My heart is broken at the news that Seth Williams has been indicted on charges of corruption. But the pain I feel is not for Williams - a man I've known for several years. Rather, my pain is for Philadelphia's black community.
Having read through the federal indictment that lays out Williams' alleged crimes, the evidence is damning. From text messages between Williams and two business owners that seemingly illustrate quid pro quo relationships, to Williams' admission that he accepted more than $160,000 in gifts, to the fact that even in self-reporting, Williams left out a used luxury car he received from one of his benefactors, the embattled district attorney seems trapped in a web of his own creation.
But Williams is not the only one entangled in his failings. Philadelphia's black community is trapped, as well. We lived through the Frank Rizzo era, where police brutality was both the symptom and the disease. We survived being targeted through illegal stop-and-frisk tactics. We watched high bail imprison our neighbors simply because they are impoverished.
And yet we hoped.
We hoped that by electing a black district attorney, the disparate treatment we suffered in our criminal justice system would cease. We hoped that a prosecutor who looked like us would see himself in our children, would treat us more fairly than his white predecessors did and, at the very least, would see us as human beings.
But Seth Williams failed the black community. Not just through what look to be pay-to-play relationships with businessmen who paid for luxury trips, cars, cash, furniture and more for Williams and his girlfriend. Not just through the actions he allegedly took in exchange for those gifts, such as making one benefactor a special assistant and offering to help another with a criminal case.
No, Williams failed the African American community because, like nearly every white prosecutor before him, he tried to climb the political ladder on the backs of black folks.
When a tragic building collapse killed six people at 22nd and Market in 2013, Williams prosecuted the black contractor and heavy-equipment operator. Both received jail time, while the white architect and developer who hired them were not criminally charged.
When former Attorney General Kathleen Kane pointed out that only black public officials were caught taking money in a sting under her predecessor, Williams went out of his way to say no racism was involved. Then, when Kane dropped the cases, Williams took the extraordinary step of prosecuting those officials himself.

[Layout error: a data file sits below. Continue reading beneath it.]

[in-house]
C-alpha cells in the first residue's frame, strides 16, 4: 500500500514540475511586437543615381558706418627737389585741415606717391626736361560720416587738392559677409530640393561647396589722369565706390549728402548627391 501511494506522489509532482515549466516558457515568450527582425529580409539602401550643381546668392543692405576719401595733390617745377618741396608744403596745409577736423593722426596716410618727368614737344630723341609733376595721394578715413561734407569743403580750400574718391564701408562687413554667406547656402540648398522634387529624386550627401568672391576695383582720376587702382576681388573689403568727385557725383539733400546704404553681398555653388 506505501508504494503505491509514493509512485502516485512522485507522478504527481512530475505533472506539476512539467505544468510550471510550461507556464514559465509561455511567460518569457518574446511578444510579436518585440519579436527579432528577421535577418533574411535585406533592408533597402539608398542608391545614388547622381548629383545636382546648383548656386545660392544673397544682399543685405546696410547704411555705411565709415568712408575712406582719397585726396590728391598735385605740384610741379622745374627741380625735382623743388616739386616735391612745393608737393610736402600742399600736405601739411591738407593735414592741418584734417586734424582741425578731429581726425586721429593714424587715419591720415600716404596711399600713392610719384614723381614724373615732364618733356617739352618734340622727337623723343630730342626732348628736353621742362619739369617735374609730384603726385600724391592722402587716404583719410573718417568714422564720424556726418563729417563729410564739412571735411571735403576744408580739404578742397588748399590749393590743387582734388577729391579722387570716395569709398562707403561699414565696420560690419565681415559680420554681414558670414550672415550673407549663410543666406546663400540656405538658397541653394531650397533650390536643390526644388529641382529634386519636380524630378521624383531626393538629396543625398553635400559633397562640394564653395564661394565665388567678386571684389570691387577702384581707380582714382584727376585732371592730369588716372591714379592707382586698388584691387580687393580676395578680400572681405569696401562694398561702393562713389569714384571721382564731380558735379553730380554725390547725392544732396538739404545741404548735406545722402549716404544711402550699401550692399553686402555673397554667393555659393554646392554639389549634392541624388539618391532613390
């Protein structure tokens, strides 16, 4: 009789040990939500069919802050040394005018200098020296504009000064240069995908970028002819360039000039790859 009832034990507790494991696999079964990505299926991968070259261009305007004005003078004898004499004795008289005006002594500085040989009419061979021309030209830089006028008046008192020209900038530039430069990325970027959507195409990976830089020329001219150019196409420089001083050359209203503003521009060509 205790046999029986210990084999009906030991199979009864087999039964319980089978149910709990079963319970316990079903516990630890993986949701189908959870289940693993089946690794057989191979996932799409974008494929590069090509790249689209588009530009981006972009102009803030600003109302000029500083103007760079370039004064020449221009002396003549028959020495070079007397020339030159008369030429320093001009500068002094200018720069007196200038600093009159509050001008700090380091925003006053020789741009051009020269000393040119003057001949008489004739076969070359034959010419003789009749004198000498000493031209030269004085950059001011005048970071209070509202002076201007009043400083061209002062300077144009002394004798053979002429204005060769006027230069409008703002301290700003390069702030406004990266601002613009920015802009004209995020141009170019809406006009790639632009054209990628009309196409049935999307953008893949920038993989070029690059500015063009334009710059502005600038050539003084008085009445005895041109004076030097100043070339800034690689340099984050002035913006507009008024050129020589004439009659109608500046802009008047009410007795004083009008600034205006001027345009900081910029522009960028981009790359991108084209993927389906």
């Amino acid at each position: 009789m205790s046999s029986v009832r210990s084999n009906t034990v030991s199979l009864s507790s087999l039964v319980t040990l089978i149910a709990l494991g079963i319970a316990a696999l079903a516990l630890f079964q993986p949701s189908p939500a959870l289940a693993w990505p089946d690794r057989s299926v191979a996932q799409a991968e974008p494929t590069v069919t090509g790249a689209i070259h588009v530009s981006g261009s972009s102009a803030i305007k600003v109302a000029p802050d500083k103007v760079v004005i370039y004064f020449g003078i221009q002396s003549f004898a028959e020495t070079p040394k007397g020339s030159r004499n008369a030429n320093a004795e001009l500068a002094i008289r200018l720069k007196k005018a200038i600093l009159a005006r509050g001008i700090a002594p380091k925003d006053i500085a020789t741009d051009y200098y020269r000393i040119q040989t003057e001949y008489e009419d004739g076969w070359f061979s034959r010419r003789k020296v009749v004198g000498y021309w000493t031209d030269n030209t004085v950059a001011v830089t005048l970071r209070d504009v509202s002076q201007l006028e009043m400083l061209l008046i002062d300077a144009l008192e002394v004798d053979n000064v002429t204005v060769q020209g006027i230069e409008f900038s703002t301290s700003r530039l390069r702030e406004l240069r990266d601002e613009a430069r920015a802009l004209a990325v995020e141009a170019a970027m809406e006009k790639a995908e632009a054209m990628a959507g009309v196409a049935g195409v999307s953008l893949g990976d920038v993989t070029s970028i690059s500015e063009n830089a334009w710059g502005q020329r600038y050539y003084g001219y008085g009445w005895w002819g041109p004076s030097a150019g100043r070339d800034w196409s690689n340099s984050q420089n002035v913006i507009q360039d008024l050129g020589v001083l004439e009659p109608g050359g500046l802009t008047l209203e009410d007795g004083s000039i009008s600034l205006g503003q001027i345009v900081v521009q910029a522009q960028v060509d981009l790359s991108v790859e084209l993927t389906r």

Many in the black community were outraged, because one of those black political figures, Thomasine Tynes, was a former traffic judge in her 70s. She wound up doing jail time for taking a $2,000 bracelet from Tiffany's.
Another legislator caught in the sting operation was state Rep. Louise Williams Bishop, who was forced to resign after taking $1,500 in three separate donations from confidential informant Tyron Ali. Williams Bishop is in her 80s.
Black Philadelphians were even angrier when we learned that Williams - after breaking his neck to prosecute black senior citizens for failing to report gifts worth a few thousand dollars - took gifts worth far more. And, if the federal indictment is to be believed, he exchanged official favors for those gifts.
At a time when the president of the United States thanks black people for not voting, African Americans deserve better from our own. When the Pennsylvania House of Representatives, in a swipe at Black Lives Matter, passes legislation to hide the names of police officers who shoot and kill civilians, African Americans deserve better from our own. At a time when the U.S. attorney general indicates that his Justice Department will no longer monitor police departments that engage in systemic discrimination and brutality against black and brown people, African Americans deserve better from our own.
We looked at Williams as one of our own, but, even as he jailed black and brown people for the same crimes of which he now stands accused, Williams too often did not look back at us.
That saddens me.
I'm sad for the black mothers who've watched their children go to jail for crimes that earn whites probation. I'm sad for the black prisoners who sit in municipal jails because they can't afford to pay their bail. I'm sad for the black defendants who can't afford competent counsel and are thus railroaded by the system.
But most of all, I'm sad for black voters. We looked to Seth Williams to change the system.
It appears the system changed him.
Solomon Jones is the author of 10 books. Listen to him mornings from 7 to 10 on WURD (900-AM).